by Hollie McAfee
It seems that you can’t really celebrate the 4th of July without fireworks. I am lucky enough to live in the Houlton community, which goes all-out on Independence Day, with arguably the best celebration in the State of Maine. I’ve enjoyed the Houlton Agricultural Fair and fireworks at Community Park since I was a little girl. A handful of times, due to budget constraints or the exhaustion caused by raising children, my husband and I decided to stay home and watch the fireworks from the back yard, since we have a pretty good view. Each time, the evening ended with a promise to go back to the park the following year, because it’s just not the same at home.
Since the state made consumer fireworks legal last year, we’ve also enjoyed some impromptu fireworks shows by our neighbors. We launched a few of our own on New Years’ Eve, and recently attended a party with fireworks at the lake. The last event was a little bit scary. One of the fireworks flipped over after it was lit, and shot directly into our 13 year old son’s leg. He suffered a minor burn on his shin, and we all were grateful that there was not a more serious injury. I had my typical thoughts after such an accident, “It’s a successful party when my kid is the only one who gets hurt” and “This would make a good insurance blog.”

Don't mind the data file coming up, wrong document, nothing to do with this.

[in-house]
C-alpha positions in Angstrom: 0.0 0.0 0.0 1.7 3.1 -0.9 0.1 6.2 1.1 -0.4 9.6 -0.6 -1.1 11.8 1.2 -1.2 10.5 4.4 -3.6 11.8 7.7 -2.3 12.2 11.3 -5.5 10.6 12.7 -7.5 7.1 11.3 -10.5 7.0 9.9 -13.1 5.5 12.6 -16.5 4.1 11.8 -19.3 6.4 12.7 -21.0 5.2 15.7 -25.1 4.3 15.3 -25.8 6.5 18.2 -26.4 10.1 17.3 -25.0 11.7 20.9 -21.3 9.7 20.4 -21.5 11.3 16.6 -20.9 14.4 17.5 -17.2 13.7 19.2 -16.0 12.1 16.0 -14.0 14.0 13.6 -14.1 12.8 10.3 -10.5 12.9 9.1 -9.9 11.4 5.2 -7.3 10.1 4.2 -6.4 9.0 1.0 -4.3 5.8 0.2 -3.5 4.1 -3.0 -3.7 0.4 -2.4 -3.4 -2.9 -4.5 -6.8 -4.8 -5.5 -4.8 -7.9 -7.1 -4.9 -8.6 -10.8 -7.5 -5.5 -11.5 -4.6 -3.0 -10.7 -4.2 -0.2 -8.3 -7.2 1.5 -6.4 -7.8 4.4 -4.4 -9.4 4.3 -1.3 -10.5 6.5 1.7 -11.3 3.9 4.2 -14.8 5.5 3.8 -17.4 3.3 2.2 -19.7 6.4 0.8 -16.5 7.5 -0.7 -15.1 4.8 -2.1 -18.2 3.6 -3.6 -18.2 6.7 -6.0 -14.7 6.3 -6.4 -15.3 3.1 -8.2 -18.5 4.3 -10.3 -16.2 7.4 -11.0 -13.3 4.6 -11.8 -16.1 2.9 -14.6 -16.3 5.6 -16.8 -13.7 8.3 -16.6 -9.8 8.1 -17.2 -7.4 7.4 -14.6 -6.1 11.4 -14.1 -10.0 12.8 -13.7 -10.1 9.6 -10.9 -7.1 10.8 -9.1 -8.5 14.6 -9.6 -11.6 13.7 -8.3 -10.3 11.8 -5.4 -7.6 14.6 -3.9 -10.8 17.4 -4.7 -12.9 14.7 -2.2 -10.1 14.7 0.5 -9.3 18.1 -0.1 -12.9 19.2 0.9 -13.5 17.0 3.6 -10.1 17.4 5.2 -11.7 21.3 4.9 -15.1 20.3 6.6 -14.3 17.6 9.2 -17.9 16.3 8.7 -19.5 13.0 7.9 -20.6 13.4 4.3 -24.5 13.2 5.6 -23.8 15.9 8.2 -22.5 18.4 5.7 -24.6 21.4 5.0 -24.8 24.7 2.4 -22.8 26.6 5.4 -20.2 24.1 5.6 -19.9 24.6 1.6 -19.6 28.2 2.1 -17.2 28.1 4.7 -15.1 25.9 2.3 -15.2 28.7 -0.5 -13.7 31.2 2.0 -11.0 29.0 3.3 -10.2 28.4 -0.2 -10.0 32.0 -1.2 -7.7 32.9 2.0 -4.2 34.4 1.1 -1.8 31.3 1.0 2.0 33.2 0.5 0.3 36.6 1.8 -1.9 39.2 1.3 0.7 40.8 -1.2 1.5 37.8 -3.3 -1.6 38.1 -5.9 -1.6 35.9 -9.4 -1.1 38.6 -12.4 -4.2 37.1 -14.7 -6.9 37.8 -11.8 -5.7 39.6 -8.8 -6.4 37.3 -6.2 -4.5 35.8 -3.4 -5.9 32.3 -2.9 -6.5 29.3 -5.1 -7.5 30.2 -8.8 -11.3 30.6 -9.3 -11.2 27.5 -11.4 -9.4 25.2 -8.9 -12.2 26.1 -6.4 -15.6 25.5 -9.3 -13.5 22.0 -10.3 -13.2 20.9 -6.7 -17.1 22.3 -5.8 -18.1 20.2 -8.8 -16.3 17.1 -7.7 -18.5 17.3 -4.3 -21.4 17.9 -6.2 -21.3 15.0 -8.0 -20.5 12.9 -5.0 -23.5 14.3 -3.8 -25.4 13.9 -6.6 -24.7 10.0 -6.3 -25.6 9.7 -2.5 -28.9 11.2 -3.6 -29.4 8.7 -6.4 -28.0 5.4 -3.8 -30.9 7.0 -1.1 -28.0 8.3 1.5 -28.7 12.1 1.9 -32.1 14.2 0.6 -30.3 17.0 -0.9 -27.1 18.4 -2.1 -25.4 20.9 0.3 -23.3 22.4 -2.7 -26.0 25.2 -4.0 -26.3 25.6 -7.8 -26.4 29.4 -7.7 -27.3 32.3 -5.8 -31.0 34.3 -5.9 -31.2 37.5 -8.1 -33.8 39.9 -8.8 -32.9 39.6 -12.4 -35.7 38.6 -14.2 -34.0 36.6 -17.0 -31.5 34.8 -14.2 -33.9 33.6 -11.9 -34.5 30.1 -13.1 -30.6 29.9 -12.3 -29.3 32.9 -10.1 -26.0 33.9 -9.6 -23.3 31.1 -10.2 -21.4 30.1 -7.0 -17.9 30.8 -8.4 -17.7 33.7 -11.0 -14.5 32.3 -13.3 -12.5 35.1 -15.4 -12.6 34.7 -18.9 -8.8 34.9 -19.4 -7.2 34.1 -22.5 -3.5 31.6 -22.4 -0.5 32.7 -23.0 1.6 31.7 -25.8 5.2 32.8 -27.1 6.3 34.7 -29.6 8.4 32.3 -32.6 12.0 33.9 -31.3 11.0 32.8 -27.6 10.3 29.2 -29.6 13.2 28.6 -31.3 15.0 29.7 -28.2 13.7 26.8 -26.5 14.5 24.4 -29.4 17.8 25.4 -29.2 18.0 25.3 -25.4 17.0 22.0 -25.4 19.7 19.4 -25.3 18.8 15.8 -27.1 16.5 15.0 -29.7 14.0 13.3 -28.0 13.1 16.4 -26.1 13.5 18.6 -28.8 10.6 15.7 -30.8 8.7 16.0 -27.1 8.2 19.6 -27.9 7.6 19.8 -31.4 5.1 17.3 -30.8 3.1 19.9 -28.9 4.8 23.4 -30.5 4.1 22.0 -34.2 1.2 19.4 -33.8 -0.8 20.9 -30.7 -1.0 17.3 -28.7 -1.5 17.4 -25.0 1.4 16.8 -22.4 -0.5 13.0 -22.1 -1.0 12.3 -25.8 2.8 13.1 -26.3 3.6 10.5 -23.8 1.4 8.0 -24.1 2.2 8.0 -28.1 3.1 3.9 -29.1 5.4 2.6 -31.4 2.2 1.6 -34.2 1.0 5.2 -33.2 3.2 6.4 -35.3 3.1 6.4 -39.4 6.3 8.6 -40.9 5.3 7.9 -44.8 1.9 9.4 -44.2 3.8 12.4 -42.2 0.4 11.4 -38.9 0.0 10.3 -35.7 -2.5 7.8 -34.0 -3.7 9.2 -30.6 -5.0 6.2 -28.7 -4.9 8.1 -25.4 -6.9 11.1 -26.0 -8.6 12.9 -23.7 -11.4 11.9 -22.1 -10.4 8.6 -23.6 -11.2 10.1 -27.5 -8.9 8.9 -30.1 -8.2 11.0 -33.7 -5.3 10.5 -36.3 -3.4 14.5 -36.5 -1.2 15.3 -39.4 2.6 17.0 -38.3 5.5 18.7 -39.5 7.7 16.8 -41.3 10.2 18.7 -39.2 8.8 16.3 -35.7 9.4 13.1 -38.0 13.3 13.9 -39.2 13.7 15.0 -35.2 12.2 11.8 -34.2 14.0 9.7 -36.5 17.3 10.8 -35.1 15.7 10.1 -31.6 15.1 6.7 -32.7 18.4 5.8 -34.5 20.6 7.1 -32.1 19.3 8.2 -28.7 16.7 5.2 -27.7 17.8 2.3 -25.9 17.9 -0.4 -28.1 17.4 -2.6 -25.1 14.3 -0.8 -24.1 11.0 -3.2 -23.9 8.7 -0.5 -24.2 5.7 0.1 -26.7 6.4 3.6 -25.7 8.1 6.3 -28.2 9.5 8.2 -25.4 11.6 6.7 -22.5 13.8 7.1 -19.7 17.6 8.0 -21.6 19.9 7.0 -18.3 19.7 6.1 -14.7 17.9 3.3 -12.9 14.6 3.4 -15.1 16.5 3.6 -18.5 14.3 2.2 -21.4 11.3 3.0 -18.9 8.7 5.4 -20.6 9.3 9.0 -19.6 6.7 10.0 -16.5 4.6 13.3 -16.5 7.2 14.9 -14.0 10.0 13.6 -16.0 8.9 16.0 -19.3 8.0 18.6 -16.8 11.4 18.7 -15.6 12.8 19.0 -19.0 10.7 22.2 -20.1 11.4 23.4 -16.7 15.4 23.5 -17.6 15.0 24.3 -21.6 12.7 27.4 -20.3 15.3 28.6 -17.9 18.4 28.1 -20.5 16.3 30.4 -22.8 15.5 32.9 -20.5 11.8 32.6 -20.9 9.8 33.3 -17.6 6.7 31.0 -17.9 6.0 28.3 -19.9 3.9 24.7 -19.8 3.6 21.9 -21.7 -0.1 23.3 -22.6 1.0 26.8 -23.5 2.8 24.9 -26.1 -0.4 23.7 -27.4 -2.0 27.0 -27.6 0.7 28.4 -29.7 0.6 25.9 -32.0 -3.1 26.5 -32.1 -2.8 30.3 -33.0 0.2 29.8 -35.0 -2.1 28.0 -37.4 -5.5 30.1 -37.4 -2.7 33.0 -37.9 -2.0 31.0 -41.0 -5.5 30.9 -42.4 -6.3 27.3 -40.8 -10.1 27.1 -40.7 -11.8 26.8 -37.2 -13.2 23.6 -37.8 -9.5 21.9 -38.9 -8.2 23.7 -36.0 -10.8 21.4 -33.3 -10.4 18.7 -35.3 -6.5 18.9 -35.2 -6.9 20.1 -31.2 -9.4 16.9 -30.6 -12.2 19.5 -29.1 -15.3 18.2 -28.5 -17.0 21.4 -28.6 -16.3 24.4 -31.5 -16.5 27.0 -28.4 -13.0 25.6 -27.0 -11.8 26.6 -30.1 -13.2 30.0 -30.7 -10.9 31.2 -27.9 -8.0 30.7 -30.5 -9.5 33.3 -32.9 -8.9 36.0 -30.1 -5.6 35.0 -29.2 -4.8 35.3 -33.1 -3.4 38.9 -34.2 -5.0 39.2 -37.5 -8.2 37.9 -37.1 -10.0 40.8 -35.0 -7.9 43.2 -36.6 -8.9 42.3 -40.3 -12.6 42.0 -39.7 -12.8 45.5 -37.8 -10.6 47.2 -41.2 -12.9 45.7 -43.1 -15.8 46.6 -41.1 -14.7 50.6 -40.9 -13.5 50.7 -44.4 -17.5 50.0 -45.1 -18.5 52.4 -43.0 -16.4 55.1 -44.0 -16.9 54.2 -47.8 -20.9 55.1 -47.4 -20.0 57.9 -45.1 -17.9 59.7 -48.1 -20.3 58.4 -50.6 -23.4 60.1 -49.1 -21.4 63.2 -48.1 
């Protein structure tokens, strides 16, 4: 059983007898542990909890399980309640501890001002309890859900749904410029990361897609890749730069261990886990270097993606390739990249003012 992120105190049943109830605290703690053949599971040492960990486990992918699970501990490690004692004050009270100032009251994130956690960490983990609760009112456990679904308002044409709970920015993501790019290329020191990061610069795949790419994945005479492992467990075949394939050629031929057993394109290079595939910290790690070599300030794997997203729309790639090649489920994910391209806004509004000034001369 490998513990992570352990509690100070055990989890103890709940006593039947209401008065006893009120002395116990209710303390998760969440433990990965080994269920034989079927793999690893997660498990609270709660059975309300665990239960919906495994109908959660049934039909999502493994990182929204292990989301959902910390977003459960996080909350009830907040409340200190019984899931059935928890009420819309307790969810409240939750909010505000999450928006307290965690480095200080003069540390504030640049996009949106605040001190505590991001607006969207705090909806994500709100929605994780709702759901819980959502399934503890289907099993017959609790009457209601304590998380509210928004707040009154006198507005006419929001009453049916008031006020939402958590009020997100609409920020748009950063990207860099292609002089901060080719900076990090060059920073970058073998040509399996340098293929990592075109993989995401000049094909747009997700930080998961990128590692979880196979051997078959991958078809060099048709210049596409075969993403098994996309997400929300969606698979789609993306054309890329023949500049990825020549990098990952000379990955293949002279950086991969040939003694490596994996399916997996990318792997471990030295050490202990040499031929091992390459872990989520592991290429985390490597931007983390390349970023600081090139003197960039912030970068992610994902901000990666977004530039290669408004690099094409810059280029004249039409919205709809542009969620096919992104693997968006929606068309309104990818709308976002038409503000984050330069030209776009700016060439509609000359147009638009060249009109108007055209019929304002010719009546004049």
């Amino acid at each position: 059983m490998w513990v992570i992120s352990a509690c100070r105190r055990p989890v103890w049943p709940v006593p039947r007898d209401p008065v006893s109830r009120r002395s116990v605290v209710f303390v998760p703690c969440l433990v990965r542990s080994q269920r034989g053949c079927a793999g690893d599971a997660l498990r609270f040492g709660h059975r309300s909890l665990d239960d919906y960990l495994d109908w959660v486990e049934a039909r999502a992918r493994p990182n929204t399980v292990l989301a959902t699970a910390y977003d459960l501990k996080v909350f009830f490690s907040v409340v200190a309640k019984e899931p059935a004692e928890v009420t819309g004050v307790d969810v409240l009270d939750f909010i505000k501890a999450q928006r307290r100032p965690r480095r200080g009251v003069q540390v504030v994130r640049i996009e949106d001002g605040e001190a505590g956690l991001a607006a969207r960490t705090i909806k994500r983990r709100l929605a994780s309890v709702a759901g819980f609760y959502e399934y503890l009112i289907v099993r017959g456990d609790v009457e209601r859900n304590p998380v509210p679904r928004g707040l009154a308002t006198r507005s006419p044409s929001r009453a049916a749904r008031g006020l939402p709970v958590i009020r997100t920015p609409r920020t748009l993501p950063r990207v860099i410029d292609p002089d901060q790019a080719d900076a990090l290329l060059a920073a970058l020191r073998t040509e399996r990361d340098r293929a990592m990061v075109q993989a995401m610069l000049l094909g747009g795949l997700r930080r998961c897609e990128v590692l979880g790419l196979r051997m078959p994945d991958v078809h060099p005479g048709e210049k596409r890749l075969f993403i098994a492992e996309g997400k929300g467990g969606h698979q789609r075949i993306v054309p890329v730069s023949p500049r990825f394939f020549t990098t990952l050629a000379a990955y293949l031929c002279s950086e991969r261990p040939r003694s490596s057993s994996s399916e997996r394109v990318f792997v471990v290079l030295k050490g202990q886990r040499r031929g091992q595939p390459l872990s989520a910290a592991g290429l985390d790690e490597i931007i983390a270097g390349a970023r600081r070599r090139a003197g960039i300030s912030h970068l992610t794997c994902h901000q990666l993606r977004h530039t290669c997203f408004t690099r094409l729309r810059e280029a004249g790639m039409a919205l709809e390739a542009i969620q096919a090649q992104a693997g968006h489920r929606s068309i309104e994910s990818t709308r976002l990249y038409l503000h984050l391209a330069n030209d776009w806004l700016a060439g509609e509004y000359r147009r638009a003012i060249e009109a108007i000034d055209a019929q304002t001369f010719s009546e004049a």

The National Fire Protection Association reports the following statistics from 2011:
- Fireworks caused 17,800 reported fires in 2011, including 1,200 structure fires, 400 vehicle fires and 16,300 outside or other fires.
- These fires caused 8 reported deaths, 40 injuries and $32 million in damages.
- In 2011, fireworks injuries resulted in 9,600 emergency room visits.
- There are more fires reported on Independence Day than any other day of the year, and two in five of these fires are caused by fireworks, more than any other single cause.
MMG Insurance, one of the insurance companies that we represent, released some helpful safety tips in its summer newsletter.
- Find out your local ordinances regarding fireworks before you buy them and set them off.
- Carefully read instructions.
- Point fireworks away from structures, trees and people.
- Never re-light a “dud.” Wait 20 minutes and then soak in a bucket of water.
Celebrating Independence Day should never result in tragedy. Take care, and have fun!